THE United Parcel Service (UPS) pilots union said it is taking steps to prepare for a strike after five years of negotiations with the transport and logistics giant, reports The Street.
The Independent Pilots Association (IPA) has opened a strike operation centre at its Louisville headquarters ahead final offers on contract terms next week.
Should the management and union positions be far apart, the National Mediation Board could release the parties from mediation and start a 30-day cooling-off period before a strike would be authorised.
"After nearly five years of bargaining, which includes two years of concentrated federal mediation, it is now crunch time," said IPA president Robert Travis.
"UPS is engaged in an unnecessary and reckless game of chicken with its pilots, shareholders, and customers. We are not playing games. While we prefer a negotiated agreement, our pilots are preparing for a strike at UPS."
The UPS talks took on additional urgency in November after rival FedEx averted its own potential strike crisis by reaching a new five-year deal with its pilots.
The negotiations come at a tricky point in UPS' history, where either falling into an extended work stoppage or giving away too much to make a deal could have significant consequences for the company.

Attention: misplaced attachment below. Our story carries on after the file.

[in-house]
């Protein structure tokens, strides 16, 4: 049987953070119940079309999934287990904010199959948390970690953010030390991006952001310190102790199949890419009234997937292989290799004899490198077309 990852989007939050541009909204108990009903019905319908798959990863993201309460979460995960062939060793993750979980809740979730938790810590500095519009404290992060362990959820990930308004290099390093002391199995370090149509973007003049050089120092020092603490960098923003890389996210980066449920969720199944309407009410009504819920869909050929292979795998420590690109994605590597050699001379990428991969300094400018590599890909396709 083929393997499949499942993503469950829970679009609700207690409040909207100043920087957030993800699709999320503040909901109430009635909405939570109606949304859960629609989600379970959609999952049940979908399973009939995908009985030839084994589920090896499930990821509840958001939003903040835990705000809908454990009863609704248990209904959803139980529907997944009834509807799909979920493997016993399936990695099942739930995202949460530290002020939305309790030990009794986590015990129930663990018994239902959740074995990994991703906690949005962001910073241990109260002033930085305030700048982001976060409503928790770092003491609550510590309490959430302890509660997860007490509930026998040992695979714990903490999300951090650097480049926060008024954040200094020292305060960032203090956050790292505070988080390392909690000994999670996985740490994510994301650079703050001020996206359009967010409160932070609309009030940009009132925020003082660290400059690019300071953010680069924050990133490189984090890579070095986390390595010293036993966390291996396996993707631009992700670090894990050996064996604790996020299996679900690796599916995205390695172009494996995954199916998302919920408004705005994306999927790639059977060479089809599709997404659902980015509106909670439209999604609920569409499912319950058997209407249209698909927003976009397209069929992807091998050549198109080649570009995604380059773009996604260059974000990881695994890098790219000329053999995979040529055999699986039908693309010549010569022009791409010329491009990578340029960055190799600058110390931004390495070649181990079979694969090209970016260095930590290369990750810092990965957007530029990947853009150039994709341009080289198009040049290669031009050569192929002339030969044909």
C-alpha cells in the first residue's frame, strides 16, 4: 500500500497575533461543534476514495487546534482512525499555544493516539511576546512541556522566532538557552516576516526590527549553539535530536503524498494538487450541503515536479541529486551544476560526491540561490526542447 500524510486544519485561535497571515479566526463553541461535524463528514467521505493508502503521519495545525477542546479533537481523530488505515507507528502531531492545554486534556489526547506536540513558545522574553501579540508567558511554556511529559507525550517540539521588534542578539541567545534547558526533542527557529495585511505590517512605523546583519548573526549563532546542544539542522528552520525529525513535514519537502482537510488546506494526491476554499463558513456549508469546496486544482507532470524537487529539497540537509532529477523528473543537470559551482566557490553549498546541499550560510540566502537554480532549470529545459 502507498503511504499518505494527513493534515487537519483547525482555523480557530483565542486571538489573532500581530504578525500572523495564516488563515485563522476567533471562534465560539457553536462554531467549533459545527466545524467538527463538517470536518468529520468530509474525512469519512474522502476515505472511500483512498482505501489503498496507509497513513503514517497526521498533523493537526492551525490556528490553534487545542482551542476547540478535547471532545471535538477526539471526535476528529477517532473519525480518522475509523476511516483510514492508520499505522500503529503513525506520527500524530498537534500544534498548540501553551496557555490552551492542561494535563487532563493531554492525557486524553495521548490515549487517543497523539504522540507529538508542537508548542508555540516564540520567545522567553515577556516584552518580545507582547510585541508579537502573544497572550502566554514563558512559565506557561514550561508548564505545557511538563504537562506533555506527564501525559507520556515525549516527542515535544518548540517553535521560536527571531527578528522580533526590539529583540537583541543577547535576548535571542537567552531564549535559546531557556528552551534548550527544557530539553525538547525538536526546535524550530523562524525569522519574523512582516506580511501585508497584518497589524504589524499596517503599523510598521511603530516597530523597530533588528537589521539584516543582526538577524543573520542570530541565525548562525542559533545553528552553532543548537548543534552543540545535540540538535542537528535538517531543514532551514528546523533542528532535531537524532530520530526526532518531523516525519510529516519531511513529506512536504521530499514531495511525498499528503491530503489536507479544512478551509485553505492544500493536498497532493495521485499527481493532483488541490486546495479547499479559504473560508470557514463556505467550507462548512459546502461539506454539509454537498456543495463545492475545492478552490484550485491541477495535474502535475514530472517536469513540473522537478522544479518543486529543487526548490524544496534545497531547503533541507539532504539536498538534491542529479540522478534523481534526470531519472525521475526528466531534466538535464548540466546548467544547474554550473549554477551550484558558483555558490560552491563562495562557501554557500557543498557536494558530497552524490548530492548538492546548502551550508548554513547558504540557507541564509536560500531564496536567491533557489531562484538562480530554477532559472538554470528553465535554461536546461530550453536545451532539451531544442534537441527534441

The talks have focused on flexibility, with the union seeking a lighter schedule with more breaks similar to what commercial pilots fly.
The issue of breaks and rest took on added weight after a UPS plane crash in 2013 in which a lack of sleep for the pilots was ruled a contributing factor.
UPS, meanwhile, needs to remain as flexible as possible as it deals with a host of new challenges on the horizon.
E-commerce to date has been a massive positive for the company, but Amazon's decision earlier this year to invest in an air cargo operation shows that the retailer is moving to take more control of its supply chain, a potential threat to future growth at UPS.
Morgan Stanley analyst Ravi Shanker estimated that upward of 20 per cent of UPS revenue could be at risk from the twin threats of companies like Amazon moving some of their logistics in-house, and from start-ups that are attempting to undercut incumbents on last-mile delivery.
If anything, that figure could prove conservative over time should business-to-business logistics operations eventually adopt some of the processes that Amazon are now experimenting with.
"Though this may be limited in scope to begin with, removing the most dense volumes could significantly erode the per-unit economics for the remaining B2C business at the parcels," Mr Shanker said.
Source : HKSG.